I heard about segmented sleep a couple years ago. The idea is that you sleep for maybe three hours, then get up and putter around for two or three hours, then go back to sleep for another three or four hours.
The easy availability of light after sunset has changed our sleeping patterns only recently, on an evolutionary scale. Before we had electric lights, candles, oil and gas lamps, our only sources of artificial light after sundown were campfires and short-lived torches.
Before electric lighting, night was associated with crime and fear – people stayed inside and went early to bed. The time of their first sleep varied with season and social class, but usually commenced a couple of hours after dusk and lasted for three or four hours until, in the middle of the night, people naturally woke up. Prior to electric lighting, wealthier households often had other forms of artificial light – for instance, gas lamps – and in turn went to bed later. Interestingly, Ekirch found less reference to segmented sleep in personal papers from such households.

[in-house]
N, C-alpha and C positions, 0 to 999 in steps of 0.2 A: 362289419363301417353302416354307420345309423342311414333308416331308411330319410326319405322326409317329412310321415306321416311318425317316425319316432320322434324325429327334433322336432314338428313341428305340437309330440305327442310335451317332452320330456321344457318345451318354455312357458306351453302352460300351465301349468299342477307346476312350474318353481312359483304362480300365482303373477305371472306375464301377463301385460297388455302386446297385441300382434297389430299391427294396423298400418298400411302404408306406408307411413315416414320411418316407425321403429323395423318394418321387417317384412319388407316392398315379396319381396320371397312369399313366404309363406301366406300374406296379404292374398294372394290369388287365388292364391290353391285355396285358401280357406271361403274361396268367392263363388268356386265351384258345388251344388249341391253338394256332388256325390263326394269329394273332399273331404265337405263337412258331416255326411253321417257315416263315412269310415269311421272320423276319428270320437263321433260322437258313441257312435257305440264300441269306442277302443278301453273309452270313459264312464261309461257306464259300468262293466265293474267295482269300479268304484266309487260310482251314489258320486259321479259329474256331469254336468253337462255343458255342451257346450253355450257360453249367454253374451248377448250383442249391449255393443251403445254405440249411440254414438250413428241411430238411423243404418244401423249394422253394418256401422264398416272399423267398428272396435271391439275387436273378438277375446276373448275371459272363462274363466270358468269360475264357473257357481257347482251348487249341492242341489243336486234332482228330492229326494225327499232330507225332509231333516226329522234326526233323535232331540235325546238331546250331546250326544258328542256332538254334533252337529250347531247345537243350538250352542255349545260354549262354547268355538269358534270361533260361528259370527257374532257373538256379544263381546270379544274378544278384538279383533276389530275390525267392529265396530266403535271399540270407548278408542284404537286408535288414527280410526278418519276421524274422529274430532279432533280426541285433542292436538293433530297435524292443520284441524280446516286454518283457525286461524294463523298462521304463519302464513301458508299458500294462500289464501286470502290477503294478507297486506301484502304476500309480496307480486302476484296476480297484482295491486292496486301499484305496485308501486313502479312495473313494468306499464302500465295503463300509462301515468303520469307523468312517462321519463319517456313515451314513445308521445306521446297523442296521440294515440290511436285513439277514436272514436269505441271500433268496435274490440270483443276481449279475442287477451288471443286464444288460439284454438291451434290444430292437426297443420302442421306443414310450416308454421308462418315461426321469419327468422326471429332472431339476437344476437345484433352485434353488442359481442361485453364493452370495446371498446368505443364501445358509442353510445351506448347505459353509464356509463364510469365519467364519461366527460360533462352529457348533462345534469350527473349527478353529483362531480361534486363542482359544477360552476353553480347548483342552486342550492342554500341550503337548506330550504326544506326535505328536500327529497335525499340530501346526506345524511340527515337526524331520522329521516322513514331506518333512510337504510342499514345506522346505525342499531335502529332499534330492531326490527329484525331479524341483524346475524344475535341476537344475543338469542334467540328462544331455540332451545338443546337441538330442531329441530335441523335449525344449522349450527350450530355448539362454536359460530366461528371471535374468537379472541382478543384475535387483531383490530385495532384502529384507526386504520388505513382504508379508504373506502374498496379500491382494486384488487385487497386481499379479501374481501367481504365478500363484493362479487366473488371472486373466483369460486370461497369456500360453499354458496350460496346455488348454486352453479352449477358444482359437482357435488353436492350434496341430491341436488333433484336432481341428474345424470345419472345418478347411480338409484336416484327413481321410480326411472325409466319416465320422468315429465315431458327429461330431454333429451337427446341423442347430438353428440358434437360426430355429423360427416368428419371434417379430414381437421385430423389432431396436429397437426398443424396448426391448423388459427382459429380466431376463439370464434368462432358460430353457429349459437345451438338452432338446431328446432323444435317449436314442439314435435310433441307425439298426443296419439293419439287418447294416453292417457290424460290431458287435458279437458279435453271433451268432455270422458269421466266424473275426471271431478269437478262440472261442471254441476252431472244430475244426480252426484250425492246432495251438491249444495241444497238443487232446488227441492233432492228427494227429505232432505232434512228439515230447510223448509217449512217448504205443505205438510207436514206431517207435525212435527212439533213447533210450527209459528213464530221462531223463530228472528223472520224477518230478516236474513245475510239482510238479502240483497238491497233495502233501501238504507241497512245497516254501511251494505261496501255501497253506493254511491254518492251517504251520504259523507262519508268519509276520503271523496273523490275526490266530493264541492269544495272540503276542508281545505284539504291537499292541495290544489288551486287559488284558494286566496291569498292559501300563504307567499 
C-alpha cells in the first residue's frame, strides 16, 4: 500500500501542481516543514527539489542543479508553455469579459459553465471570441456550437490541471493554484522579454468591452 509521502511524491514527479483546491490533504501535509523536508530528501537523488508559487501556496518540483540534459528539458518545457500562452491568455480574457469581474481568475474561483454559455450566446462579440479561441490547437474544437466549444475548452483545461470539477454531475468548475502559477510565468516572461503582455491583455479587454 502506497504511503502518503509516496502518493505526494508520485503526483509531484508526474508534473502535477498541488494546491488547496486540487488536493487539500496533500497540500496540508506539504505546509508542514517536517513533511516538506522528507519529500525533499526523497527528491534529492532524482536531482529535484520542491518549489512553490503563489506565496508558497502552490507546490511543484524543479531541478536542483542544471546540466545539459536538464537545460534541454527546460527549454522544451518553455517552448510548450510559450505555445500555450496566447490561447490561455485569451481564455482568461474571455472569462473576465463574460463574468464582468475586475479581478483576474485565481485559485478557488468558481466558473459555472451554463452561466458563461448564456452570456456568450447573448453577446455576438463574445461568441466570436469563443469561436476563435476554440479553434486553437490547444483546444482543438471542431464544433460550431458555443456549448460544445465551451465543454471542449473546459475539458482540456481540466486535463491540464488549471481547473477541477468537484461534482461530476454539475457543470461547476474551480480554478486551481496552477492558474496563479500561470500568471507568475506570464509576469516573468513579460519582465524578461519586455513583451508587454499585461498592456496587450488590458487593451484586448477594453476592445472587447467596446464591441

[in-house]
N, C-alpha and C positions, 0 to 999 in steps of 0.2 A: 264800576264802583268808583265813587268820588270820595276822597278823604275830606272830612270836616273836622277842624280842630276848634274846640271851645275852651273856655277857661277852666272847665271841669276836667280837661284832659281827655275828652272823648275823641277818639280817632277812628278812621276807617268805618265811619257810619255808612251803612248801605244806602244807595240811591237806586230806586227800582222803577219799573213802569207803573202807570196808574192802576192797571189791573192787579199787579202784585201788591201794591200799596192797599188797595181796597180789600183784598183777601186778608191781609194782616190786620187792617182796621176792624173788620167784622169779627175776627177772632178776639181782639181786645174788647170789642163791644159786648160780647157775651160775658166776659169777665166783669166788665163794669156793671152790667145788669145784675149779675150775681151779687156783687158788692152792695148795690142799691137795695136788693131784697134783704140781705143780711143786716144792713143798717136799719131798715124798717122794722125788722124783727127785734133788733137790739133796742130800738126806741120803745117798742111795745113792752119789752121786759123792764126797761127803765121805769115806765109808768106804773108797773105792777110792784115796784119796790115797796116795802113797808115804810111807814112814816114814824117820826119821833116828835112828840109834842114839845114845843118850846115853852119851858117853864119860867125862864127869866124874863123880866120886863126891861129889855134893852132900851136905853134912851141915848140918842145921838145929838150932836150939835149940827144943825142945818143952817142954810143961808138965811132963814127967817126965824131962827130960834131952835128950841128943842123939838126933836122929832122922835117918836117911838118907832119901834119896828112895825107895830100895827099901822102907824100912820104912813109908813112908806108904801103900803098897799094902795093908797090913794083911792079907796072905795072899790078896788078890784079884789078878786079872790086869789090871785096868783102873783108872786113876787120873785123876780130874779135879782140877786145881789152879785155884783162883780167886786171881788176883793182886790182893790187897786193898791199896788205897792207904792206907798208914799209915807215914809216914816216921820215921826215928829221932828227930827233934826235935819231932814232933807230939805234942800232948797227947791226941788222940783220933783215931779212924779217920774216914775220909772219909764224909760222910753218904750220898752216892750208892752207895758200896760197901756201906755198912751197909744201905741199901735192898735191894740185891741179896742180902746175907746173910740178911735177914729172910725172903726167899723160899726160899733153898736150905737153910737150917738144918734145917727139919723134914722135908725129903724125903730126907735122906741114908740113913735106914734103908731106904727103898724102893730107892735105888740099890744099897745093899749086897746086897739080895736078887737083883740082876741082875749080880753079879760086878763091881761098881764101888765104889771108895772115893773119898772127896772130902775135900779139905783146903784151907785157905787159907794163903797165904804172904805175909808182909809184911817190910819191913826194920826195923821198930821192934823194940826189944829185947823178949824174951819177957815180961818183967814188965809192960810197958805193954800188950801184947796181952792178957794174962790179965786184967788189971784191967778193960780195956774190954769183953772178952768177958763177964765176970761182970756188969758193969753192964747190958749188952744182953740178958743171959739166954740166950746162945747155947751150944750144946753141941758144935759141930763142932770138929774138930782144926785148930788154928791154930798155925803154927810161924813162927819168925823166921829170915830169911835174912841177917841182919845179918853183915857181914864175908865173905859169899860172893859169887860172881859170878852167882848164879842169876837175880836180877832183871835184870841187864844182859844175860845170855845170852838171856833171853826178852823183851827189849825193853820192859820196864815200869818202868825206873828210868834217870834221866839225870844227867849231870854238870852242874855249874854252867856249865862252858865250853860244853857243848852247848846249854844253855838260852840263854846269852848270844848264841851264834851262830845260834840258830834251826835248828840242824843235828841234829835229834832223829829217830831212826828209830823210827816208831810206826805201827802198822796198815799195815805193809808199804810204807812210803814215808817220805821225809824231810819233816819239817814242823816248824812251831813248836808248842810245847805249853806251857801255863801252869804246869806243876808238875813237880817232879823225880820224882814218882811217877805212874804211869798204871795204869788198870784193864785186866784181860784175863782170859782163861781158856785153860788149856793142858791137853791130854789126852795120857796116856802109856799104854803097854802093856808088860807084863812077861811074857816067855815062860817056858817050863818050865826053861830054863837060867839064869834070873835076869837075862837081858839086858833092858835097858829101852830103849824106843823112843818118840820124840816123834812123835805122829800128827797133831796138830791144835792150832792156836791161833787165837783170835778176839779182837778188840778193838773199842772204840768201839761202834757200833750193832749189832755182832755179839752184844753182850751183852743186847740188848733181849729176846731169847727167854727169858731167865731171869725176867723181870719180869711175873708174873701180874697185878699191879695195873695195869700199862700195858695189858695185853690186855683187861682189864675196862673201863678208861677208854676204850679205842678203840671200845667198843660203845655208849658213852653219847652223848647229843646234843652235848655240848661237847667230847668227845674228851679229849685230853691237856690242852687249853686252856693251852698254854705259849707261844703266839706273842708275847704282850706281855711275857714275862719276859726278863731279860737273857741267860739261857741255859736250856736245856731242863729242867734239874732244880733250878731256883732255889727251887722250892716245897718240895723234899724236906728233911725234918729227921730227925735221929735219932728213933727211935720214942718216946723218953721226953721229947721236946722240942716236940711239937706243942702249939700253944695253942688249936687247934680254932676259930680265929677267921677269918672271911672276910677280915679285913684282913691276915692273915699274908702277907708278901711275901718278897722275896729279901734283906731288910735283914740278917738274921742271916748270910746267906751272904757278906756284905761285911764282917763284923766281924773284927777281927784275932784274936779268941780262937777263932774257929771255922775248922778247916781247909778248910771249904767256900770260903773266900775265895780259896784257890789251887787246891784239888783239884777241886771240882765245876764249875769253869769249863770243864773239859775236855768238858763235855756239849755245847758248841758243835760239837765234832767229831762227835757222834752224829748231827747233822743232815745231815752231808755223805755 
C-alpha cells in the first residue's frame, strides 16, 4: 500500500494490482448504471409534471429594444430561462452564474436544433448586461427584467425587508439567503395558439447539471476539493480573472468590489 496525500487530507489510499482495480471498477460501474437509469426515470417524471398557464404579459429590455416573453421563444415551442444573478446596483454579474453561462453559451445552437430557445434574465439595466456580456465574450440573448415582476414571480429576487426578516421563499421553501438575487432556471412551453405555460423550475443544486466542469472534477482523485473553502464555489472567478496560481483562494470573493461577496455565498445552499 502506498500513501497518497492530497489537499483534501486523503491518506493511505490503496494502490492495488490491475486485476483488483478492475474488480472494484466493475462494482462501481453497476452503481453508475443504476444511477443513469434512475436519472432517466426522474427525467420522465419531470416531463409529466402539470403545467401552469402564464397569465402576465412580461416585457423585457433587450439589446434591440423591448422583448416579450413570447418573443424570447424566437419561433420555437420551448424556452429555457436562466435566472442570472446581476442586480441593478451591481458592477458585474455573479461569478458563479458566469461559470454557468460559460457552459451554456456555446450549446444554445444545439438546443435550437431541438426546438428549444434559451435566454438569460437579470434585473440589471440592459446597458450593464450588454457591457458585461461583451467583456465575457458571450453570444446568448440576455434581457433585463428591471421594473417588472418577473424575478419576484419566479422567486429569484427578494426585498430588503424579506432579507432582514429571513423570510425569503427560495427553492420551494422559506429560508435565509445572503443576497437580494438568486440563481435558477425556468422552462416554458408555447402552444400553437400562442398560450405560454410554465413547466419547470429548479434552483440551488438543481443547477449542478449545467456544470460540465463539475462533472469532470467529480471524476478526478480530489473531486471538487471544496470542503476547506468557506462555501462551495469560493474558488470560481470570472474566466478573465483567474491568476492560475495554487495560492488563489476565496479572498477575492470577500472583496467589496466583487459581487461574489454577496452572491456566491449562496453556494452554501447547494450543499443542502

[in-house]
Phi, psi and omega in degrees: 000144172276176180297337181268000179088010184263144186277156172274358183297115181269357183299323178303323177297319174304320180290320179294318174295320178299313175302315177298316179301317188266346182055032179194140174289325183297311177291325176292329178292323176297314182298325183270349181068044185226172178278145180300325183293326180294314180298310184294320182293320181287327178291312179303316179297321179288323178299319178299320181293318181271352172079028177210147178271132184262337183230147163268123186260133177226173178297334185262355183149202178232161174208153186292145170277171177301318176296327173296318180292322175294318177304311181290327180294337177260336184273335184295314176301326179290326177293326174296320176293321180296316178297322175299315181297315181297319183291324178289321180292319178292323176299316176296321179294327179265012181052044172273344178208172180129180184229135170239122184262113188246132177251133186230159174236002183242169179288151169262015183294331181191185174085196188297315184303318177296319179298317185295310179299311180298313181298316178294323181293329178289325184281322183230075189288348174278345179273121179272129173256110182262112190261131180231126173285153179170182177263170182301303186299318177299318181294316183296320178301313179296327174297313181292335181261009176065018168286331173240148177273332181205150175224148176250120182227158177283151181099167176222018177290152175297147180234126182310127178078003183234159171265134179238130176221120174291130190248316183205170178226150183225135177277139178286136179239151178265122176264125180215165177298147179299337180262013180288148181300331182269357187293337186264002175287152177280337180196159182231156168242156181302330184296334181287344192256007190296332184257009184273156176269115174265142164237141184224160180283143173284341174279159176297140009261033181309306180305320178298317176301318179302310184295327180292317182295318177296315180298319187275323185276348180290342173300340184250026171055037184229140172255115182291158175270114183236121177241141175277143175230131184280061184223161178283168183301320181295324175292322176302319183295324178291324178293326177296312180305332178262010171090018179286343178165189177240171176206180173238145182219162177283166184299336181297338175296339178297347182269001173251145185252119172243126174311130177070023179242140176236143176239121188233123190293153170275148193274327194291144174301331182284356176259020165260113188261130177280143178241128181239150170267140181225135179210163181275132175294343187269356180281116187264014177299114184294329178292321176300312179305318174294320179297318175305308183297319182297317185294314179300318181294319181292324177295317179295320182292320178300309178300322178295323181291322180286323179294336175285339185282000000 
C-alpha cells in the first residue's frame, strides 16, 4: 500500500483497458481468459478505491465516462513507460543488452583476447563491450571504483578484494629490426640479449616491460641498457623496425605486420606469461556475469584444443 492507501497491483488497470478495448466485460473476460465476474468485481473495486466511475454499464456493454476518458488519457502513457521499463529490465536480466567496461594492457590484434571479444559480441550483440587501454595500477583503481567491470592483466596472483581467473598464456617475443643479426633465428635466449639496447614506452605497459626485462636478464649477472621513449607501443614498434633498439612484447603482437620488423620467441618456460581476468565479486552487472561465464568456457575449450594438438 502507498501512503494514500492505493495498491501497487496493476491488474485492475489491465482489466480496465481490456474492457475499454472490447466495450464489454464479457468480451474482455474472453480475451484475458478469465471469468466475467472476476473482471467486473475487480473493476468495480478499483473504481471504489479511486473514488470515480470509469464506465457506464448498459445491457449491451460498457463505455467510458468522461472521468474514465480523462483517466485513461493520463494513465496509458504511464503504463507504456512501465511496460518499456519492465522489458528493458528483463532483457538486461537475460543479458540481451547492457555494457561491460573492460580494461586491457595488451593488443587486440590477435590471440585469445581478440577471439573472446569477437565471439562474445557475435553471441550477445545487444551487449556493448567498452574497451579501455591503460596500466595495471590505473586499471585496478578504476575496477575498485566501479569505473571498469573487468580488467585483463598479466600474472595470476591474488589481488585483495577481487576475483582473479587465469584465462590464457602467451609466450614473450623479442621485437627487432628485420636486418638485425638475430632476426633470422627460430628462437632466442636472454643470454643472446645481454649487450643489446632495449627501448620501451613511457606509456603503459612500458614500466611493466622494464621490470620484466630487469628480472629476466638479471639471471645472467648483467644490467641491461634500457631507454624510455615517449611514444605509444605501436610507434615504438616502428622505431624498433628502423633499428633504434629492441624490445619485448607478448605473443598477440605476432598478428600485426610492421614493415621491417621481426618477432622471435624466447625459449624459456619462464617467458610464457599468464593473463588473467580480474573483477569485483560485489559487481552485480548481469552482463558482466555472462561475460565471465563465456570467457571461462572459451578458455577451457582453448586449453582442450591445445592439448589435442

For those who indulged, however, night-waking was used for activities such as reading, praying and writing, untangling dreams, talking to sleeping partners or making love. As Ekirch points out, after a hard day of labouring, people were often too tired for amorous activities at ‘first’ bedtime (which might strike a chord with many busy people today) but, when they woke in the night, our ancestors were refreshed and ready for action. After various nocturnal activities, people became drowsy again and slipped into their second sleep cycle (also for three or four hours) before rising to a new day. We too can imagine, for example, going to bed at 9pm on a winter night, waking at midnight, reading and chatting until around 2am, then sleeping again until 6am.
Think about this if you have insomnia that wakes you in the middle of the night and you can’t get back to sleep. It may not be a detrimental condition that requires medication or other intervention. Can you really win a fight with a million years of evolution?
Steve Parker, M.D.